Business News of Sunday, 21 August 2016
Source: Bernard Otabil
Recent headline news on the microfinance sector is not interesting reading. Day in, day out, column inches of newspapers are filled with stories about scammers swindling hundreds of poor people of their hard-earned savings.
In radio discussions and television programmes too, issues on microfinance fraud have dominated discussions sometimes.
What is equally fascinating about the problems of the microfinance sector is that in the past you would find discussions and reports on the sector headlined in the business pages of newspapers or business programmes of radio stations.
But today, to the extent that you will find stories about the sector featured in either the general news section or the crime section of newspapers or radio and television programmes is a pointer that something has gone amiss.
As a century’s old savings/capital mobilisation initiative that helps those excluded from the mainstream financial sector to find some form of communal help, micro saving activities, which later transformed into micro financing as it assumed both savings and borrowing culture, has been a main driver of economic transformation in most developing countries.
Studies have shown how the rural poor in countries like the Philippines and Bangladesh have been able to use the small loan concept to increase their economic activities and therefore their wellbeing over time.
In those studies, it wasn’t difficult to find how a small help of just US$100 dollars could stabilise a family of three for several months. They have proved sustainable because the increased income from petty trading serves as a useful addition to household income.
The susu culture (out of which we have several savings and credit schemes) is one such century’s old financial arrangement that ensures that even without a formal banking arrangement, individuals are able to pool resources to grow their businesses and also acquire items of higher value, which they cannot do easily on their own.
Now read this slowly. Using the susu system of the past did not involve any form of interest payment to contributors. It was only a system that helped people to develop the habit of savings and the discipline to stay true to their promise of making sure that they made their contributions to the pool regularly.
So, in a pre-arranged format, members’ contributions are moved round, each member having their turn as contributions are put together. It was communal, it was fun, and with an expected end, contributors got excited when it was their turn to receive the lump sum even though every cent of what they received was what they themselves had contributed.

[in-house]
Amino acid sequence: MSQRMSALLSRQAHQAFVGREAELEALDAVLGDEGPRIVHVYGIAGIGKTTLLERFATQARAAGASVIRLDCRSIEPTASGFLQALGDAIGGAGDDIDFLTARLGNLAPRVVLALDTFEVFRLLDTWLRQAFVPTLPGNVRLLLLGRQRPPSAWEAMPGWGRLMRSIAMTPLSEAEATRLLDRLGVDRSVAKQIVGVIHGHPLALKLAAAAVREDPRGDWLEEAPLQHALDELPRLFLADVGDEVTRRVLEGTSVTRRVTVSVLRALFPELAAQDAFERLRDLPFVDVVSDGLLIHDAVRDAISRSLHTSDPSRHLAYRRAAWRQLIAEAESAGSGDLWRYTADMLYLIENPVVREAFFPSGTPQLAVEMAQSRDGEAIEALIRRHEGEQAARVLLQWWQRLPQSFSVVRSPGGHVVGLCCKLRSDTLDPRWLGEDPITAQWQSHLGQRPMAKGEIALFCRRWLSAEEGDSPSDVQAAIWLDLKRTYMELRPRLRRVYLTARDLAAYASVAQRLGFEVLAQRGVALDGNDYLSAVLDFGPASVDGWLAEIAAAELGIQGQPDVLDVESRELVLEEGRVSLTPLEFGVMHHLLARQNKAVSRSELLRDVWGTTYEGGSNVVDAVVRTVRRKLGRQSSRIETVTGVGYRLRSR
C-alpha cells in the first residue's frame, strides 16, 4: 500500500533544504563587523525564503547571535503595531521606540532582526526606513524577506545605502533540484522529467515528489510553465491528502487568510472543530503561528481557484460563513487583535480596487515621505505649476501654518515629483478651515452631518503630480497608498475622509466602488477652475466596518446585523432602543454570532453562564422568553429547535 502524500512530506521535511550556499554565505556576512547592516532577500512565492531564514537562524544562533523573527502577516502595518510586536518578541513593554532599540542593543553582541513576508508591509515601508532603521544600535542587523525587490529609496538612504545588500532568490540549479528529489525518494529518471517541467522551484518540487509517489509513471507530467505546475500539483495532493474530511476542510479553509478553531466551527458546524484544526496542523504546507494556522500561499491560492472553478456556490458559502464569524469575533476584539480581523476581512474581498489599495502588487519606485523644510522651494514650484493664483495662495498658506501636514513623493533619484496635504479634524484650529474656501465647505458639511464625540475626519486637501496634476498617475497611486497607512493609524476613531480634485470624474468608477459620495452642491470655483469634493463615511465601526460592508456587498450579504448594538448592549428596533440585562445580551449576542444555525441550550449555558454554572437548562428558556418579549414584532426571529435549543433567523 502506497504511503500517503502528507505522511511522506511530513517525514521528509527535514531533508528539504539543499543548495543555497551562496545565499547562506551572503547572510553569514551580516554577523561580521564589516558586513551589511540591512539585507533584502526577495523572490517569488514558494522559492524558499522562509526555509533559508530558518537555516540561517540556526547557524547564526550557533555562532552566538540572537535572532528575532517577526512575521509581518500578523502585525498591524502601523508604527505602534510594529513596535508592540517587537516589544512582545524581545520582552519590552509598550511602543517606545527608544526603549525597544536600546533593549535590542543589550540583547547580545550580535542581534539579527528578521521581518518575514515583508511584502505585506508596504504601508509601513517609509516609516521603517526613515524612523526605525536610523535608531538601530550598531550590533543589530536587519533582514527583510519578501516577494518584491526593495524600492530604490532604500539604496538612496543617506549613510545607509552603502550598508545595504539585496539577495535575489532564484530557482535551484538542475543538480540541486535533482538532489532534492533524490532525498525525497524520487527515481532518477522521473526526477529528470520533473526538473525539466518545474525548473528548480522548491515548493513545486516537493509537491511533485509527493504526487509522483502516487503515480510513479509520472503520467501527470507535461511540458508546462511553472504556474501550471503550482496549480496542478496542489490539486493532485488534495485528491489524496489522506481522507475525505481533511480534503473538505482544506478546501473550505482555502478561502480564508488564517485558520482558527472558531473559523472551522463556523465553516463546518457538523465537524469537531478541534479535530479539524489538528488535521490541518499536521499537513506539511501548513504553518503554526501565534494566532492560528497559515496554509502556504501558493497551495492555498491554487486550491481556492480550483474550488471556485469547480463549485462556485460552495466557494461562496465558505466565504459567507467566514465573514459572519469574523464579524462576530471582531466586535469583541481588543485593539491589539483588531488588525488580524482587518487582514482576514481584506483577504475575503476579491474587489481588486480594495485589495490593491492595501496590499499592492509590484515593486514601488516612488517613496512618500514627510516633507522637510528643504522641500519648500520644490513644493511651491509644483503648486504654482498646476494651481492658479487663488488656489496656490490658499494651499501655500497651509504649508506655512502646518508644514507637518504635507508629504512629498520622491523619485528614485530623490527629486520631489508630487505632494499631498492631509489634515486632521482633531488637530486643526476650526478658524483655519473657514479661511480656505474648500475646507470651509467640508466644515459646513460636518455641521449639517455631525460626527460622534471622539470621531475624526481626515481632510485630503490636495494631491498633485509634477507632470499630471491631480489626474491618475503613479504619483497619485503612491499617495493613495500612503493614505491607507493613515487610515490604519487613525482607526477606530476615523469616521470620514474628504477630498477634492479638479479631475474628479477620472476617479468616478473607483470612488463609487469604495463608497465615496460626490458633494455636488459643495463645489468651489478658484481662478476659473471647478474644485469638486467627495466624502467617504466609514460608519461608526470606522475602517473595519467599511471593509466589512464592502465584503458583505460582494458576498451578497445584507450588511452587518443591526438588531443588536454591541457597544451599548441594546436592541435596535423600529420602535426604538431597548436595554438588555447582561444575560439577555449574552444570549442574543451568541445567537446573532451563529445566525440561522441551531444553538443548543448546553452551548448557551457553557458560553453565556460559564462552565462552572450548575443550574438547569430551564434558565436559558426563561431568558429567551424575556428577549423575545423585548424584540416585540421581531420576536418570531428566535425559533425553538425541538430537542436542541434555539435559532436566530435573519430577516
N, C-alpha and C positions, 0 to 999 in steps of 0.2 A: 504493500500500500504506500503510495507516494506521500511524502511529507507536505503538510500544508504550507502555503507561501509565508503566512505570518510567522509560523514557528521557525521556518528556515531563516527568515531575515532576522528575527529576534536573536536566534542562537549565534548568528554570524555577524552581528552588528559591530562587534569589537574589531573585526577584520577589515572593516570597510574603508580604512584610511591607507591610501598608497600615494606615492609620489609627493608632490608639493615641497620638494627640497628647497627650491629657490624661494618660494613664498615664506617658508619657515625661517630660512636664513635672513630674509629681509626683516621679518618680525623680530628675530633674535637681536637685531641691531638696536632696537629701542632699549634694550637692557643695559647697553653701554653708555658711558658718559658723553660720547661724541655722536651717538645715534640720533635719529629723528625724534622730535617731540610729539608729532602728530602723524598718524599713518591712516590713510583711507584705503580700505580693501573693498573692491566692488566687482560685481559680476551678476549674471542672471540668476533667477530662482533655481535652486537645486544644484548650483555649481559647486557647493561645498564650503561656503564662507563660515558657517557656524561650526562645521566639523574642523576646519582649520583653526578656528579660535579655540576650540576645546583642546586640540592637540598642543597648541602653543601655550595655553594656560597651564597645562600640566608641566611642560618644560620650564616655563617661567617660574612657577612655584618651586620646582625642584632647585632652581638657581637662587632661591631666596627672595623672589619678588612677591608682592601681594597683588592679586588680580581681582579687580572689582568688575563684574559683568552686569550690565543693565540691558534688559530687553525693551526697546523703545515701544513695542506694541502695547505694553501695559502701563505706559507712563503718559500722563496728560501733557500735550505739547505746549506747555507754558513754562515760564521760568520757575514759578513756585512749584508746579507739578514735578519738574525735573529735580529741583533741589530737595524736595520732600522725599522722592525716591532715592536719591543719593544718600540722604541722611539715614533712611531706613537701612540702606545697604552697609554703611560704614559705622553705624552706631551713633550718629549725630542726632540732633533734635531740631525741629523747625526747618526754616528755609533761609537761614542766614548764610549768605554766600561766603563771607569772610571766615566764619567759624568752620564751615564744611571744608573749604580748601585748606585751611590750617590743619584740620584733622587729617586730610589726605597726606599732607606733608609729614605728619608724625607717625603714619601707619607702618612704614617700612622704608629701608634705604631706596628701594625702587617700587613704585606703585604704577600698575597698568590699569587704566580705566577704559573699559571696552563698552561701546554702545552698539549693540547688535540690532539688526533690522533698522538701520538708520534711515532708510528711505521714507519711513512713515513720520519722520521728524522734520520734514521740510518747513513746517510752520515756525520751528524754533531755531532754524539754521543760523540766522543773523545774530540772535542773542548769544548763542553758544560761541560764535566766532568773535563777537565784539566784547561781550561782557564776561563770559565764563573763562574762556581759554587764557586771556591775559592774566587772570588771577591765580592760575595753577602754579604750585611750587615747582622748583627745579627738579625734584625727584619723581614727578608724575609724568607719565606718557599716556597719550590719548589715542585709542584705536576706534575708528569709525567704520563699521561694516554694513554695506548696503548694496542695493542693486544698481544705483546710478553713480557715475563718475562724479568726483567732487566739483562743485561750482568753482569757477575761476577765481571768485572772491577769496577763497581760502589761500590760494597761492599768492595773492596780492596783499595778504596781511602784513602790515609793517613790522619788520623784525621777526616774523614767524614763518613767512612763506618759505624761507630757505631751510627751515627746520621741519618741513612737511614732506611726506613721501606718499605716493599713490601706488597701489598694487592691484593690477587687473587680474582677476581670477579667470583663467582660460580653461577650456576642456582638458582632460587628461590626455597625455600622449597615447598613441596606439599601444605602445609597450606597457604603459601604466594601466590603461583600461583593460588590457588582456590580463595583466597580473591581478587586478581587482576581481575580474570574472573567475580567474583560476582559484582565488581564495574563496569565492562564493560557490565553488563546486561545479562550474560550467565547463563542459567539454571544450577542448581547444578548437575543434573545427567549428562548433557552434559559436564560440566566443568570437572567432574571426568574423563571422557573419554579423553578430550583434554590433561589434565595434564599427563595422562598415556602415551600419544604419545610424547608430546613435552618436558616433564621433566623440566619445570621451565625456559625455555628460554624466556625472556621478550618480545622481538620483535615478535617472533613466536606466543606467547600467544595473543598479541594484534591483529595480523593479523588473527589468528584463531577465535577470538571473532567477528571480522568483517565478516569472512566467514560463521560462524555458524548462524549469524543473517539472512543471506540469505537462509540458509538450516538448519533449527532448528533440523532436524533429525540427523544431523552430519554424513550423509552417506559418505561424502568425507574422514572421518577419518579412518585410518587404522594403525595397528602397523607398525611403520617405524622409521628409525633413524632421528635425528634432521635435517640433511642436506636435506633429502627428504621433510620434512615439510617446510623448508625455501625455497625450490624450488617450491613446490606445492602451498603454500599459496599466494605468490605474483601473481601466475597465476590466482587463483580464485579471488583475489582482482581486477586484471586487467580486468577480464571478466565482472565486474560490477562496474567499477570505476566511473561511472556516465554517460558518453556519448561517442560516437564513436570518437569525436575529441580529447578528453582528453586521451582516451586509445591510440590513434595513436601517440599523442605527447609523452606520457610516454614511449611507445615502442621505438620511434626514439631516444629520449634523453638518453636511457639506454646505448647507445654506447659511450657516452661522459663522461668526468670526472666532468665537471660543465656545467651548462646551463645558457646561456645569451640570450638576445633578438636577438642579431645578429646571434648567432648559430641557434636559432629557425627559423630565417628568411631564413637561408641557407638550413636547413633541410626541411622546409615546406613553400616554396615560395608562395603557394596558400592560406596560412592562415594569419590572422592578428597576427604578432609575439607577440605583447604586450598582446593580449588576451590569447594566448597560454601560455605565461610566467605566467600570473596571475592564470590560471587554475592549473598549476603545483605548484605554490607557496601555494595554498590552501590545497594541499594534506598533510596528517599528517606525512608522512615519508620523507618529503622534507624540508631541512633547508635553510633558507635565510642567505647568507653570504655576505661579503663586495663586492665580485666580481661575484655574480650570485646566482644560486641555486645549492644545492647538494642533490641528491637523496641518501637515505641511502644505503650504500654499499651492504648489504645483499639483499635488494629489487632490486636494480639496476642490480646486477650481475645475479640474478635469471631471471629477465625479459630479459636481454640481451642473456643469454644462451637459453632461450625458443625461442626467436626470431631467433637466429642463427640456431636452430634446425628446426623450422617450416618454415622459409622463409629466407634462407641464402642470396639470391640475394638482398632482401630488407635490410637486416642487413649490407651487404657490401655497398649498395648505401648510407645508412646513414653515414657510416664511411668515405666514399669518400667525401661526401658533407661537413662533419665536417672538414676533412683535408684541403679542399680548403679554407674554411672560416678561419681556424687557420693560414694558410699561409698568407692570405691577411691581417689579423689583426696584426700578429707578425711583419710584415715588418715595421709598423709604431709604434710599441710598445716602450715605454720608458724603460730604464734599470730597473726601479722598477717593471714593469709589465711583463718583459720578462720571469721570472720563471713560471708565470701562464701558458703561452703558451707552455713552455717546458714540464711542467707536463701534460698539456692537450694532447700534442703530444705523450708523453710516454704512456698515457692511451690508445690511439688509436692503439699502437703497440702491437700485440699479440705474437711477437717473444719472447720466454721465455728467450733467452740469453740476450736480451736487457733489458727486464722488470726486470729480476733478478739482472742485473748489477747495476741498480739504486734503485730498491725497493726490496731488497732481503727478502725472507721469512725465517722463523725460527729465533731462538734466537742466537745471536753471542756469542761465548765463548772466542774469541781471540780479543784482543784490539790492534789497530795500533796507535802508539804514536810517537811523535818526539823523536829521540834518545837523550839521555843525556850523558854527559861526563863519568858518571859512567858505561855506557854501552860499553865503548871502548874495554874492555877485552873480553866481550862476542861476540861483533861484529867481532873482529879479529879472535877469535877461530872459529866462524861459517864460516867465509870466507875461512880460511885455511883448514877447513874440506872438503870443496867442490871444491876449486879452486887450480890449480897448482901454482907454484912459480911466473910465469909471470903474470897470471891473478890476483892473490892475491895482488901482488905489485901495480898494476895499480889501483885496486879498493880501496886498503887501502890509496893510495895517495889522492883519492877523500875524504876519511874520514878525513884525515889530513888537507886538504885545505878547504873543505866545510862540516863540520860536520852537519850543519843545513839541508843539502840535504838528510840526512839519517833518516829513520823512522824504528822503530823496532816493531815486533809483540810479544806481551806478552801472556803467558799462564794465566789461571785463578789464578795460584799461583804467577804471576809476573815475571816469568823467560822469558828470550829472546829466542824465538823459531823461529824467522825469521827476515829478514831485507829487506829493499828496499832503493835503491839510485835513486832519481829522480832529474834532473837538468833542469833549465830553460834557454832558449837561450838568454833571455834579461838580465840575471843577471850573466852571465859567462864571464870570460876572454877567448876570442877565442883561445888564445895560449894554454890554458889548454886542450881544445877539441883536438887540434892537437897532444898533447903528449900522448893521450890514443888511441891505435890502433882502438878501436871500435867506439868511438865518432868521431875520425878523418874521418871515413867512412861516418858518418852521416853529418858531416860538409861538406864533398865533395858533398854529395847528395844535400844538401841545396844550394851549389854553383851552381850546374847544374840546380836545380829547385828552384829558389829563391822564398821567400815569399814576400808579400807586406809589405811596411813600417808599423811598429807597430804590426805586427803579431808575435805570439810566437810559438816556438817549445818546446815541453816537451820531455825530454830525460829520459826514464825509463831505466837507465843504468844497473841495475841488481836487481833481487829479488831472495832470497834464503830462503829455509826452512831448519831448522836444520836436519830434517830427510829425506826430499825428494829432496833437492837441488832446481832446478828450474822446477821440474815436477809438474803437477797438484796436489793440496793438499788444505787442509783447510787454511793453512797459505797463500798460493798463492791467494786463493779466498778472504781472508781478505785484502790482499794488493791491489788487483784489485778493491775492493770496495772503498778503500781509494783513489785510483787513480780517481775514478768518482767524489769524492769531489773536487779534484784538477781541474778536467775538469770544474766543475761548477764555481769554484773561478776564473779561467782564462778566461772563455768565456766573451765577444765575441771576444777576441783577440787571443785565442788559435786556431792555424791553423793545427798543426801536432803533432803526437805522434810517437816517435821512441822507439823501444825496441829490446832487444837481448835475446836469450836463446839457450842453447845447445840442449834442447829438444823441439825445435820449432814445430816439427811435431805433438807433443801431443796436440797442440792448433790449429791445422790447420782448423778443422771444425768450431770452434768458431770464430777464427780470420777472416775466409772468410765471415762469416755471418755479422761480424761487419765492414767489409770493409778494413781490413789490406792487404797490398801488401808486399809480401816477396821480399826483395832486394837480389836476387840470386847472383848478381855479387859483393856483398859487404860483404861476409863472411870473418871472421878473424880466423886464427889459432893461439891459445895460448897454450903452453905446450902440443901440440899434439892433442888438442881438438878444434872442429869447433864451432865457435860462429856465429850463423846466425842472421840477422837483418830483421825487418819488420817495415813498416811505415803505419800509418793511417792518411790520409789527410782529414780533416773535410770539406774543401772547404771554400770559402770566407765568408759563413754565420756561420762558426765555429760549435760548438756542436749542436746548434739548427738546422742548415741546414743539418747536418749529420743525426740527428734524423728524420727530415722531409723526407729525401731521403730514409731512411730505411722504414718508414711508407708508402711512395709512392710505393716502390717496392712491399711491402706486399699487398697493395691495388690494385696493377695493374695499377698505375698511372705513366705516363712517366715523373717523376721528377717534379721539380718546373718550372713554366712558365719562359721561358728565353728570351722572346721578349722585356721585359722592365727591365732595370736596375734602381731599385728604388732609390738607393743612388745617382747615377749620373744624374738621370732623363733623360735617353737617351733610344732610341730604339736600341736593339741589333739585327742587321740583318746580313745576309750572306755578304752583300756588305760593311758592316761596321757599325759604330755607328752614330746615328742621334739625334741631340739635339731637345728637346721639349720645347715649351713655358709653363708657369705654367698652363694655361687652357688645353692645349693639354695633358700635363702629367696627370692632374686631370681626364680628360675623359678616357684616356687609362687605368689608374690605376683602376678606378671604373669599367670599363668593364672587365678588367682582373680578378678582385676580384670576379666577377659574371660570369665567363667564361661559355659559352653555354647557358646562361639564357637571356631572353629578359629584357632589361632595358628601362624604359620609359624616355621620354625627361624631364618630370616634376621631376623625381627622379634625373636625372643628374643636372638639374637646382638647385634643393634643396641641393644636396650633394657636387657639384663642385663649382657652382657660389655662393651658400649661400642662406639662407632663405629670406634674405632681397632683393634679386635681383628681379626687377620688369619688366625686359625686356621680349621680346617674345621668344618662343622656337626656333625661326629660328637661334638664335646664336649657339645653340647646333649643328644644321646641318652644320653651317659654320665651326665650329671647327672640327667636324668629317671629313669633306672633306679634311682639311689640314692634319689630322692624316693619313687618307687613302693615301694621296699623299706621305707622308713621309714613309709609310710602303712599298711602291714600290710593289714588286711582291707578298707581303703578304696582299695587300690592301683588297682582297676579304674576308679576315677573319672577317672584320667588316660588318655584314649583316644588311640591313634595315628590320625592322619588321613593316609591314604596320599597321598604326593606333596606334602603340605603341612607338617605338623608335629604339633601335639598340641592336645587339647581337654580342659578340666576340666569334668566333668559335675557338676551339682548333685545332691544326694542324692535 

Members appreciated the discipline and the financial focus it offered. It was that exciting.
As you can see, in all of this the watchword is patience. You have to be patient to have your turn of the pooled funds, and be patient to stay when you have had your turn so that others would have their turn too in full. How nice.
But the beauty of this interesting culture is now marred by a few unscrupulous people who are hell-bent on destroying the credibility of the system. The modernised form seems to have brought more pain and trouble, when it was rather supposed to protect and promote the old system better.
And going through the reports on the microfinance sector in recent times, putting aside the tricks of the fraudsters, there is also another problem that came to the fore; the problem of those who patronise the sweet promises made by the promoters of the scheme out of greed. That is, most seem not patient enough with their hard earned cash, eager to triple, quadruple their savings overnight!
The truth is that there are no quick fixes in finance. Time and again, l have mentioned here that risk pervades finance much the same way that gravity pervades physics and so be prepared to pay a higher risk if you expect a higher return. You may not like it but you cannot wish it away either, so get used to it!
Reaping where you haven’t sown is dangerous in all human endeavours and even more dangerous in finance. For instance, how can you explain, if the person is not involved in the game of creating their own money, that they can take GH¢500 from you and promise to pay back GH¢6,000 in six months! That is what some of the fraudulent institutions were promising.
In fact, if indeed such an easy way of making a good fortune existed, then how come many are still struggling to find avenues to invest their money?
The clues are there and so commit to seeking the truth about financial schemes before you sign up for it at all times. This way, you will always keep your money safe, free from scammers.
And as an indication, be cautious when dealing with companies offering abnormally high interest on deposit, as savings interest rate which is abnormally higher than Government Treasury Bill rates should be a signal that the potential risk is high.
There are risks you cannot ignore in finance but you can certainly mitigate those risks if you adopt the right attitude in your risk estimation.